So, last week, I let you in on Alaska and Hawaii’s Conspiracy to Bring Down the United States. This week, an astute colleague alerted me to another development in the story. Fiji-based Air Pacific has just entered into a codesharing deal with Alaska Airlines that will allow Air Pacific customers to book Alaska-operated flights between Vancouver and L.A. under an Air Pacific flight number.
A codesharing deal? What could possibly sound more underhanded and nefarious? Let’s see, where have we heard of codesharing before…oh, gee, I don’t know, maybe: Double agents who “share” code with evil organizations to bring the world to its knees! I’ve seen Quantum of Solace, I know how sneaky the underworld can get.
Alaska is obviously enlisting as many small island chains as possible to create a web of bases to surround and conquer the United States. With the addition of Fiji to the Alaska-Hawaii alliance, they have successfully created an Evil Barrier slicing the Pacific Ocean in half. And when the United States is under attack and they call for help from Japan, just what do you think will happen?
United States: “Japan! Help! Alaska and its evil cohorts are invading our shores! Send reinforcements!”
Japan: “We’d love to help, but we can’t get to you—someone has created an Evil Barrier!”
And one Evil Barrier will certainly lead to another until the U.S. is completely surrounded by a Loop of Iniquity and Malevolence. Friends, this Alaska situation is dire. Today’s airline deals could be tomorrow’s road to ruin! Which nation, territory, or even state will be the next to fall under Alaska’s wicked spell? Just hope that it’s not yours.
Posted May 28, 2009 by Nicki Krawczyk
Okay, get this: Alaska Airlines is adding service from Oakland, California to Kahului, Hawaii and Oakland and Kona beginning in November, plus expanding service between Seattle and Honolulu. Suspicious, wouldn’t you say? Alaska and Hawaii, two states who, heretofore, have never done much fraternizing are all of a sudden flying back and forth by way of California.
Coincidence? I think not. It’s blatant collusion. I propose to you: “Alaska and Hawaii’s Conspiracy to Gang Up on the Mainland” Fact: People in Alaska and Hawaii hate it when tourists go there and say things like “We’re from the U.S.” as if Alaskans and Hawaiians aren’t, too. Fact: Alaska and Hawaii were the last two states added to the union and, as such, missed out on historical moments like the launching of both fruit flies and mice into space as well as the invention of M&M's. Fact: Alaska and Hawaii are the farthest states away from Washington, D. C. and, as such, their representatives have to travel a really long time to get there and undoubtedly miss out on all kinds of congressional parties because of jet lag. Conclusion: Alaska and Hawaii are probably hopping mad and ready to take out their vengeance on the mainland.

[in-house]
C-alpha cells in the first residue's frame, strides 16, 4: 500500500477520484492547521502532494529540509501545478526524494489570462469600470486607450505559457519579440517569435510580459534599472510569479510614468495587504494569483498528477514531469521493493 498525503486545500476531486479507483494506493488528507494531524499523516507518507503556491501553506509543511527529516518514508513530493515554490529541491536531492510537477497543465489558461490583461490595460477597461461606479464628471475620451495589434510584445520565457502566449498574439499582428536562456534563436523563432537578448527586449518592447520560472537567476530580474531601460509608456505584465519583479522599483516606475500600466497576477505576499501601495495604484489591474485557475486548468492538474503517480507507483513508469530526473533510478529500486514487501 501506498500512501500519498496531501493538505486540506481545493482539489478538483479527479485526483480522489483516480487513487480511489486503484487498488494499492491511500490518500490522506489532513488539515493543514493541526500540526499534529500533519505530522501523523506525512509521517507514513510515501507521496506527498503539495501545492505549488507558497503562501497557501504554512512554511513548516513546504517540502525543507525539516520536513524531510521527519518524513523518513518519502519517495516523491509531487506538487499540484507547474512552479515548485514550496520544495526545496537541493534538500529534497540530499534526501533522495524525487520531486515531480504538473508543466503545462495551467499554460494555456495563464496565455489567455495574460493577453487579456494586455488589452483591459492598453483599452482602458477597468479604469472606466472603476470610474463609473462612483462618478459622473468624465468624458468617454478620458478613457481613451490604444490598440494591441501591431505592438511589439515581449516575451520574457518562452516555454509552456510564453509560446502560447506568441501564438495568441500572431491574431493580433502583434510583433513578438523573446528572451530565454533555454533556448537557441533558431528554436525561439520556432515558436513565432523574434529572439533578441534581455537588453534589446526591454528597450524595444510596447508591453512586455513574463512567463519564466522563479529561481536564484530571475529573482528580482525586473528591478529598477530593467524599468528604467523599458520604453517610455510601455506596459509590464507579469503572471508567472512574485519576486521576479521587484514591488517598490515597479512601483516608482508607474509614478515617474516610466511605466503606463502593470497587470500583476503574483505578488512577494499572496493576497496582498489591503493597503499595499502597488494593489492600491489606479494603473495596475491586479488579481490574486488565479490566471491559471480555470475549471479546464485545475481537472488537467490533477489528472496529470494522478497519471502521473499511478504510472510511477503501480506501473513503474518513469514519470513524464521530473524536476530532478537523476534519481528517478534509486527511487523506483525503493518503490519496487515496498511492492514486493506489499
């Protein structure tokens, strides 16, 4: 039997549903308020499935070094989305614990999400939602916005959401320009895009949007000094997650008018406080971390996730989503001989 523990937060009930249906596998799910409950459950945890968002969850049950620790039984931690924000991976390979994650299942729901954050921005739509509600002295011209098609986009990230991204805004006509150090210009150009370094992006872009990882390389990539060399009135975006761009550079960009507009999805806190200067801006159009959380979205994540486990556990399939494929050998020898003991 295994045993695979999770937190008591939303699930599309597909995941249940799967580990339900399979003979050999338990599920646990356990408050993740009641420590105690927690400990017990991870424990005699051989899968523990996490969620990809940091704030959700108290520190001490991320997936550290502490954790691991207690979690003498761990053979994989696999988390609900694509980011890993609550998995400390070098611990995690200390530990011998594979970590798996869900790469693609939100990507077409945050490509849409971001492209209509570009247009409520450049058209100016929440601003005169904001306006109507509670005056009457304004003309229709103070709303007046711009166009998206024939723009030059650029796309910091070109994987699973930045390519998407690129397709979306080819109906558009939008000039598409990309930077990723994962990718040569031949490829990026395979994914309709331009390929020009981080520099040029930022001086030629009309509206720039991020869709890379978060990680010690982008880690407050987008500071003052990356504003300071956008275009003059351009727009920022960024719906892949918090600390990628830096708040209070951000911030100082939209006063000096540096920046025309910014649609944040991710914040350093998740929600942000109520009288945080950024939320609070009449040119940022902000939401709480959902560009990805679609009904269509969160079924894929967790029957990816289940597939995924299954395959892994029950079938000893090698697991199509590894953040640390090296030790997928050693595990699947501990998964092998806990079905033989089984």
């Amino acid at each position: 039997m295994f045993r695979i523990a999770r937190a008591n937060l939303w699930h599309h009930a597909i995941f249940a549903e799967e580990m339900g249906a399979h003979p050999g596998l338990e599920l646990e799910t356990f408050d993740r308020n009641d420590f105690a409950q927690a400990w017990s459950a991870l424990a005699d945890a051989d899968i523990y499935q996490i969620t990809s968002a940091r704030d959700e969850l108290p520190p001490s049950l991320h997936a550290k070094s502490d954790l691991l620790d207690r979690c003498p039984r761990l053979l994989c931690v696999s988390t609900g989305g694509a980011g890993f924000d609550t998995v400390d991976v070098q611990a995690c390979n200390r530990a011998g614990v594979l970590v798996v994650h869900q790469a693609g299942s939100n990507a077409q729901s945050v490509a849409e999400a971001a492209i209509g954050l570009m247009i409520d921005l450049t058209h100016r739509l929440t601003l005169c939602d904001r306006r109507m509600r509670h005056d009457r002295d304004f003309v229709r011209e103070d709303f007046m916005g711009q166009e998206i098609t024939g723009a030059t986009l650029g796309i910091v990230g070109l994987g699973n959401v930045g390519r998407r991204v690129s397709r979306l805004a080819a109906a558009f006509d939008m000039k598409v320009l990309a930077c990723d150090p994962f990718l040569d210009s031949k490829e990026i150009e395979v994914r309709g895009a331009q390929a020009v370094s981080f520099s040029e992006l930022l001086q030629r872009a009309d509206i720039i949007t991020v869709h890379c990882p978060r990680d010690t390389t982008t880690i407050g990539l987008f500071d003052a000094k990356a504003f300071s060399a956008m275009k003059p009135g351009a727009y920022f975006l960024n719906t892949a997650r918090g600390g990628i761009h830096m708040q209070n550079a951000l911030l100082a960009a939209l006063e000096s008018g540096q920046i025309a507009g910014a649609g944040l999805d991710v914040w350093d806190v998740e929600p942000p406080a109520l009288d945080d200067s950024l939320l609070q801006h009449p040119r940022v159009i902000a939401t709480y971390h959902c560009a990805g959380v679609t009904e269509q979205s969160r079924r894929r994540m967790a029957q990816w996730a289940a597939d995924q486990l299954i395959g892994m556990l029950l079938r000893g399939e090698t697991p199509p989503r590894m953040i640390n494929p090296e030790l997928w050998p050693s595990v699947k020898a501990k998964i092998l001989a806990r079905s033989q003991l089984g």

And now, now, it appears that we've got all kinds of mingling and moving and perhaps even rampant skullduggery going on between Alaska and Hawaii by way of Alaska Airlines. There’s something big going on, people—I recommend you keep your eyes open and your mouths shut. Sure, this could end up being a nice little weekend getaways route for the people of California and a pleasant jaunt to paradise on a nice airline…until Alaska and Hawaii unleash their nefarious plans. You heard it here first. And you’ve been warned.
Posted June 6, 2008 by Kerry Sainato
We’re data geeks here at BookingBuddy.
No. Really. We rank ourselves in order of Excel wizardry.
when I needed to report on popular routes for the year, I saw a strange anomaly: Searches for flights between Los Angeles and Honolulu doubled from March to April. In fact, LAX to HNL was our number-one-searched route for April and beat January, February, and March’s top-ranked route (Detroit to Las Vegas) by 18 percent!
Of course, being an analysis nerd, I thought, “Look at that variance! Something must be wrong with that number!” But then my brain kicked in to gear. I remembered that April saw the end of ATA and Aloha Airlines; both carriers specializing in flights from the West Coast to Hawaii. I guess people were frantically looking for other ways to get to the Big Island and eat their weights in Spam.
Now, if I could just figure out why so many people from the Motor City (DTW) want to visit Sin City (LAS) every month, I’d feel like a real sleuth.